The majority of cases of esophageal cancer are treated surgically or with the assistance of radiation therapy and chemotherapy. Even the combination of these treatment modalities is an option. Depending of various factors such as the stage of the disease, the type of the cancer, patient's general health etc. doctors choose the most suitable treatment. Some of these treatments can be even repeated in case of esophageal cancer recurrence. All in all, with the right treatment combination the disease may be brought under control for at least some time.
Types of Radiation Therapy for Esophageal Cancer
Radiation therapy is commonly prescribed for people suffering from stage II and II esophageal cancer and is usually administered in a combination with surgery and chemotherapy. As for stage IV, radiation therapy is only palliative, helping patients deal with symptoms and signs of severely progressed disease.
External radiation therapy uses a machine which sends high-energy radiation towards the tumor or the site from where the tumor has been surgically removed. The goal of postoperative radiation therapy is to sterilize the area and kill the remnant cancer cells. Preoperative radiation therapy, however, reduces the size of the tumor which allows its subsequent surgical.
Internal radiation therapy (brachytherapy) for esophageal cancer includes placing of small needles or wires containing radioactive elements directly into the tumor or the affected area. Such procedure is performed in hospitals where patients remain for some time.
Radiation Therapy for Esophageal Cancer Side Effects
It may be practically impossible to undergo radiation therapy and not experience at least one of many potential side effects.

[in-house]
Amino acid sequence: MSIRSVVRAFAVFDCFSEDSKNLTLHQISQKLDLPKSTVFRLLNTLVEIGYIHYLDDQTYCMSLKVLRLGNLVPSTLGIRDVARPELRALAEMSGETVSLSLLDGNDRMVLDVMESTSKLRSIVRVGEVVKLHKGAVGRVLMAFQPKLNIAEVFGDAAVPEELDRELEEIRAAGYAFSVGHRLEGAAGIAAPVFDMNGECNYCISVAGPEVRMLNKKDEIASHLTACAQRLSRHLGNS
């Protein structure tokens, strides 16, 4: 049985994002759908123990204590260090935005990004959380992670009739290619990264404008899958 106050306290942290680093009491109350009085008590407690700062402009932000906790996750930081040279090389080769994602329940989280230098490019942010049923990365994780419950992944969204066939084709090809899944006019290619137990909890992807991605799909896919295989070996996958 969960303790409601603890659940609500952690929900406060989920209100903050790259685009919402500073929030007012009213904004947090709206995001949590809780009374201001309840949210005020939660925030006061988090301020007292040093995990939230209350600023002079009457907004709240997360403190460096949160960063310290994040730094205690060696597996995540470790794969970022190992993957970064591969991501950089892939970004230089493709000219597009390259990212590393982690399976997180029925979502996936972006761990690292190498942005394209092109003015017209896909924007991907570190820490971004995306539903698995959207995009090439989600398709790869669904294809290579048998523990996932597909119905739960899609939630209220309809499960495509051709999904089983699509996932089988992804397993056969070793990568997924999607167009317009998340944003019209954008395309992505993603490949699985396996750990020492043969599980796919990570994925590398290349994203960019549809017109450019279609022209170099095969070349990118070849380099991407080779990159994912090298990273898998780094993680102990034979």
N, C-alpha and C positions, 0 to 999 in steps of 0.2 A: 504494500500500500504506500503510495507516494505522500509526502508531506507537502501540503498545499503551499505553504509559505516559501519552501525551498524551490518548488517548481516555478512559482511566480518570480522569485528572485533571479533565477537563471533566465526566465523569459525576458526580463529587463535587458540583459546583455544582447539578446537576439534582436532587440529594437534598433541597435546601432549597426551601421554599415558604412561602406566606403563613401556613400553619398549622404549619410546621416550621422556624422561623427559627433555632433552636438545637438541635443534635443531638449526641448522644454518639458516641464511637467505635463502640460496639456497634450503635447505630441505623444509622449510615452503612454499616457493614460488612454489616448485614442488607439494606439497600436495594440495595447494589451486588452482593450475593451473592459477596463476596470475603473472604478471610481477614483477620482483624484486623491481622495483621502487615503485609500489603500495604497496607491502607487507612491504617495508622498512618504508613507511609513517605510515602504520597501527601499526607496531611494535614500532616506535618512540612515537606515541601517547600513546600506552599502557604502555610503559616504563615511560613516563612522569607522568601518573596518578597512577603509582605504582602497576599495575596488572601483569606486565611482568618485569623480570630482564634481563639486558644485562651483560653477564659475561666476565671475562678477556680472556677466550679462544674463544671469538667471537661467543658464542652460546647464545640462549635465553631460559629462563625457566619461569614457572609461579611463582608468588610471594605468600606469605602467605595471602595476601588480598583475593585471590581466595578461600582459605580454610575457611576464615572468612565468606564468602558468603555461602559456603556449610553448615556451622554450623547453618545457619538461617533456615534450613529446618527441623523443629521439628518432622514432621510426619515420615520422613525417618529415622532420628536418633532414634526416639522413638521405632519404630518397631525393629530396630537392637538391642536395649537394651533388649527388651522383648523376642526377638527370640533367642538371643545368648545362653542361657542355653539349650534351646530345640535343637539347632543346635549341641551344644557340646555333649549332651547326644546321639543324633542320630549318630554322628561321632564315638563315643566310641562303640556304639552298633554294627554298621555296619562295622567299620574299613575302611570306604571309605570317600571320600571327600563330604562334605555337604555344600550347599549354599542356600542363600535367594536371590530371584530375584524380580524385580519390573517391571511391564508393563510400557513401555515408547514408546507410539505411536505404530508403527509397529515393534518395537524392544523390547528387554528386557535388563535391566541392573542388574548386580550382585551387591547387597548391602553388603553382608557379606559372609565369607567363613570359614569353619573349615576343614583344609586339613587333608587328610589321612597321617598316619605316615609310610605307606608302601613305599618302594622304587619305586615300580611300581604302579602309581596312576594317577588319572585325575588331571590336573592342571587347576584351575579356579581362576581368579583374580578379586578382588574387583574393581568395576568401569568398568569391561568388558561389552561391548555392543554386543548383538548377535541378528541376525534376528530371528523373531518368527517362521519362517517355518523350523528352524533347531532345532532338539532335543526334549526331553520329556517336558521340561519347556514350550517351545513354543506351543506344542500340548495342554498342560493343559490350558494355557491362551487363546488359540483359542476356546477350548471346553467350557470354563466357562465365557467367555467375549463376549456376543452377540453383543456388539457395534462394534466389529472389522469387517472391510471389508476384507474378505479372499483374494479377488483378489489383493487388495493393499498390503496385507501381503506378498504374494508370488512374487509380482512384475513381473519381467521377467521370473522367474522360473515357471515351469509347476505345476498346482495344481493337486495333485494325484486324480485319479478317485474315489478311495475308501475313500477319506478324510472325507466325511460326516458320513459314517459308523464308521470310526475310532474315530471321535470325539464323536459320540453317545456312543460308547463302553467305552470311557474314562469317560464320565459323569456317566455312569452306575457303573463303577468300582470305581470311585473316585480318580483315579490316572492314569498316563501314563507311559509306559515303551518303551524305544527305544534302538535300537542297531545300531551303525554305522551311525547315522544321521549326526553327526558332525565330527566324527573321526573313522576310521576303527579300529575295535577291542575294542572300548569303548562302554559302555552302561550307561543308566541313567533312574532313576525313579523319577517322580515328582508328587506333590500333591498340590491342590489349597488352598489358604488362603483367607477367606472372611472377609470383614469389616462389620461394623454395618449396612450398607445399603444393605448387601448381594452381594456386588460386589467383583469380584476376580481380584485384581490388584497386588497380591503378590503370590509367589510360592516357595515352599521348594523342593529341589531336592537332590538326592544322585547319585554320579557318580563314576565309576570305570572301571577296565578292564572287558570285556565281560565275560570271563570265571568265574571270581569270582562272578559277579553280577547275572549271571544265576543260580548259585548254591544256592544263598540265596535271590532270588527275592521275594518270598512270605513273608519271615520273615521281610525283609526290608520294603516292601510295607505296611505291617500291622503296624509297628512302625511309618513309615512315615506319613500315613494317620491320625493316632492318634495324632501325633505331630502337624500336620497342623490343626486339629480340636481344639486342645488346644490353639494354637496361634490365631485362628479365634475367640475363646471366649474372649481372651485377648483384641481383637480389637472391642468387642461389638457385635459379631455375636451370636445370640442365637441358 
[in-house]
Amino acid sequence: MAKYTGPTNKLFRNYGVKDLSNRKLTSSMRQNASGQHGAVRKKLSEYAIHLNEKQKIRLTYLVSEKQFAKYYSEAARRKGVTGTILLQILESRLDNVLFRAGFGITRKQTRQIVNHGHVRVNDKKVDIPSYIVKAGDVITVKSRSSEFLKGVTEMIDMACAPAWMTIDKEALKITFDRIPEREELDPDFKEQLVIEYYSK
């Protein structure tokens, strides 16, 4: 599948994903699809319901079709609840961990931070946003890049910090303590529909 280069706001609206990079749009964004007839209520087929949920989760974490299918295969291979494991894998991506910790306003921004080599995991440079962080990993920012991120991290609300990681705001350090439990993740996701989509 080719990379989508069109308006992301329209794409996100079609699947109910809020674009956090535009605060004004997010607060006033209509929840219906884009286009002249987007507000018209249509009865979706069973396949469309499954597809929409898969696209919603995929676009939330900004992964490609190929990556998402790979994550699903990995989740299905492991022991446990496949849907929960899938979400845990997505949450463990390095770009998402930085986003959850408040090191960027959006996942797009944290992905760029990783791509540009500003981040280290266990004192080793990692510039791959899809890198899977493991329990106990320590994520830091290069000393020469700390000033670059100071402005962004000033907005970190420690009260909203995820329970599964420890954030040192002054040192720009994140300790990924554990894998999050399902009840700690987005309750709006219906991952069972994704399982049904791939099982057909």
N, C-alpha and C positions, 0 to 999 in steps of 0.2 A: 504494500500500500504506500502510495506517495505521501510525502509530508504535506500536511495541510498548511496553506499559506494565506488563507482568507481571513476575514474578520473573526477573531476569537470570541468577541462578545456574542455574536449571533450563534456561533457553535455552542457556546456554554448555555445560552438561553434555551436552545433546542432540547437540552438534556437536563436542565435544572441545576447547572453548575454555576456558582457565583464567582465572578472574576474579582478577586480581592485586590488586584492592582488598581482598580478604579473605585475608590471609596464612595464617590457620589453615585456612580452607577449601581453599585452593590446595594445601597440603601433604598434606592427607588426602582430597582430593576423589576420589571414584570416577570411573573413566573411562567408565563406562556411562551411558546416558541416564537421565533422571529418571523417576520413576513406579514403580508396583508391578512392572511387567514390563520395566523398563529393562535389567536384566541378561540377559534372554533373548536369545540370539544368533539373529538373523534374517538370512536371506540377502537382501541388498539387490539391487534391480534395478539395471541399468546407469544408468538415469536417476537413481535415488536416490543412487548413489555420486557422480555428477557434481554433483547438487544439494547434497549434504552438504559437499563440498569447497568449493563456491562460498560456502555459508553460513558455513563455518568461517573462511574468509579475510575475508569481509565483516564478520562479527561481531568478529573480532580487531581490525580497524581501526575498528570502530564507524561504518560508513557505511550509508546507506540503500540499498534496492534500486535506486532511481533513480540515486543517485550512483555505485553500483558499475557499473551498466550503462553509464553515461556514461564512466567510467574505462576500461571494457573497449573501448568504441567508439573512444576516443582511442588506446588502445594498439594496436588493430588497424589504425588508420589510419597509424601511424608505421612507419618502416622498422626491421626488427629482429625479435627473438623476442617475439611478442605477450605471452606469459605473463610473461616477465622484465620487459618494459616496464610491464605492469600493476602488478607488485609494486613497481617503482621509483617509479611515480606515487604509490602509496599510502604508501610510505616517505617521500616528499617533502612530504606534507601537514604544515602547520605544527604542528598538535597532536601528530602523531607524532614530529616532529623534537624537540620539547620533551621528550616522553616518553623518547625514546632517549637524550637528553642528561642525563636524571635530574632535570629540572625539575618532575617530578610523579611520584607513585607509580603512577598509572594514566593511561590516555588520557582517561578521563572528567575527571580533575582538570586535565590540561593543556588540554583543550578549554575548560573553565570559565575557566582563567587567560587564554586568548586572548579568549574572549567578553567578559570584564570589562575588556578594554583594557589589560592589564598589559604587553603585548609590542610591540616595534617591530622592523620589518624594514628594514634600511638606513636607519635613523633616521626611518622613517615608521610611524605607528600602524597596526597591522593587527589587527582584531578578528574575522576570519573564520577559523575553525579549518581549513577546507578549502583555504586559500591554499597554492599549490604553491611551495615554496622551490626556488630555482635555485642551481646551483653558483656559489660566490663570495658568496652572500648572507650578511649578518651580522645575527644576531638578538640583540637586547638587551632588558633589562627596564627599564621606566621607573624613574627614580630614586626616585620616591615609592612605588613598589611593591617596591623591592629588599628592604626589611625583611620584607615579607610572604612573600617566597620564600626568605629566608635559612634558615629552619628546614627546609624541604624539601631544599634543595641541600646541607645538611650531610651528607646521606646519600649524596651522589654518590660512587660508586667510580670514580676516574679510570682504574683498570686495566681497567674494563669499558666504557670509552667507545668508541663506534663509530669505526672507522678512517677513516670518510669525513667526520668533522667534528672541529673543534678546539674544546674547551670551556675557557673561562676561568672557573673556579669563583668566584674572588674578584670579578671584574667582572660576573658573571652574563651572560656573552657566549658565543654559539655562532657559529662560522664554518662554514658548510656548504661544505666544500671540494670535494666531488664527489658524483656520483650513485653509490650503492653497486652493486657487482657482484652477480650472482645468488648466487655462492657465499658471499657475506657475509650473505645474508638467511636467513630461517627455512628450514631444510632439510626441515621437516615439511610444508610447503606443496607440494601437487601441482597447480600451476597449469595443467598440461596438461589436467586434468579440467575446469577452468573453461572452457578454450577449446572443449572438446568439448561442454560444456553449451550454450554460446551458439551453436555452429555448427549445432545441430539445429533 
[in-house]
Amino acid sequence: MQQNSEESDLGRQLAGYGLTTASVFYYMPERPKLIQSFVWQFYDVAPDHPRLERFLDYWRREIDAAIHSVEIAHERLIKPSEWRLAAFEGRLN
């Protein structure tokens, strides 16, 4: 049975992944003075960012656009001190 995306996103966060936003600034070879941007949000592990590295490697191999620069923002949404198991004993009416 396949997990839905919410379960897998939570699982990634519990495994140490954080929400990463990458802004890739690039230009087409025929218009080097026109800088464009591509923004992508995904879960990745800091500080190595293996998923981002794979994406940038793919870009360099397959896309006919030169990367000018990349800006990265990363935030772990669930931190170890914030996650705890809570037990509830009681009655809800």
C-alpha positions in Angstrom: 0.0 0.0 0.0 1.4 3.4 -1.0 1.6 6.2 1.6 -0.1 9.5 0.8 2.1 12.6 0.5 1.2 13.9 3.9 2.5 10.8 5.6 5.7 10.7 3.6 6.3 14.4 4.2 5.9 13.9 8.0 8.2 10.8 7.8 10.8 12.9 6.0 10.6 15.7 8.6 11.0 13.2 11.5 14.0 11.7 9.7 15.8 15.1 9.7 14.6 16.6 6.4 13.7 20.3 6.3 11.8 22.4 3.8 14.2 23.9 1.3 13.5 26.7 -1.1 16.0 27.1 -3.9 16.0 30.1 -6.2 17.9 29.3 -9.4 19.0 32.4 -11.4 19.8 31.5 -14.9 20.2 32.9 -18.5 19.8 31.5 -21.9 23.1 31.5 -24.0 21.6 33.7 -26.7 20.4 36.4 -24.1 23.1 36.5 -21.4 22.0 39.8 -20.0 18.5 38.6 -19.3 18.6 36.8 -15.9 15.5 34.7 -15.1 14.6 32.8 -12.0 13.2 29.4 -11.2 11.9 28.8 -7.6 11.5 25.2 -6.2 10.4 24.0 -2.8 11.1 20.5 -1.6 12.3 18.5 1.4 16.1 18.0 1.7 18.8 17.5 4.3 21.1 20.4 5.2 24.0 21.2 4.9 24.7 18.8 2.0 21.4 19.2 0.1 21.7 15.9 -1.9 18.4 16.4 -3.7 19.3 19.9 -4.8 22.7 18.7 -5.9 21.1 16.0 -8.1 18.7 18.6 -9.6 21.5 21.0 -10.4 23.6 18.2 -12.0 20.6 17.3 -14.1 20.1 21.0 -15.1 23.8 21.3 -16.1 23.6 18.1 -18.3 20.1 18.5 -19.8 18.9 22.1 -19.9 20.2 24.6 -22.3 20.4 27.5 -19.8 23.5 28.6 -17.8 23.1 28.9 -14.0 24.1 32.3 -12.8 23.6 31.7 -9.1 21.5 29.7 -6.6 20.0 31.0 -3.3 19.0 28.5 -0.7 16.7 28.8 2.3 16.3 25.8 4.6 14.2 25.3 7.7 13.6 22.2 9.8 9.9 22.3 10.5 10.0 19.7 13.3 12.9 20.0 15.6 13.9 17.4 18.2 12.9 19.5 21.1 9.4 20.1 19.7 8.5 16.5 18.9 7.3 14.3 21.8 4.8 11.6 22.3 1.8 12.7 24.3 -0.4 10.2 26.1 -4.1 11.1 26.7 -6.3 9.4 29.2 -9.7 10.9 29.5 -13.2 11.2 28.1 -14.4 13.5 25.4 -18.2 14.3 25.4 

The first one is skin irritation. Skin irritation occurs in case of external radiation therapy and is a transient and easy-to-manage problem.
Loss of appetite and swallowing difficulties occur as well. These interfere in eating and may cause weight loss and inadequate intake of nutrients, vitamins and minerals.
Many people undergoing radiation therapy complain about fatigue. This is a normal side effect of this treatment and is expected to occur almost always.
Finally, if radioactive beams or the inserted devices containing radioactive source delivered too much radiation to the stomach, patients may additionally experience nausea and vomiting.
It is also essential to mention that in case of advanced cancer, when radiation therapy is performed in order to alleviate symptoms and signs of the extensive tumor, there is a chance that rapid necrosis of the cancer may release a variety of waste products in the blood and cause severe metabolic issues. Furthermore, necrosis of the tumor may cause formation of fistulas between the esophagus and trachea. These are quite severe side effects and they require more extensive treatment and prolonged hospitalization.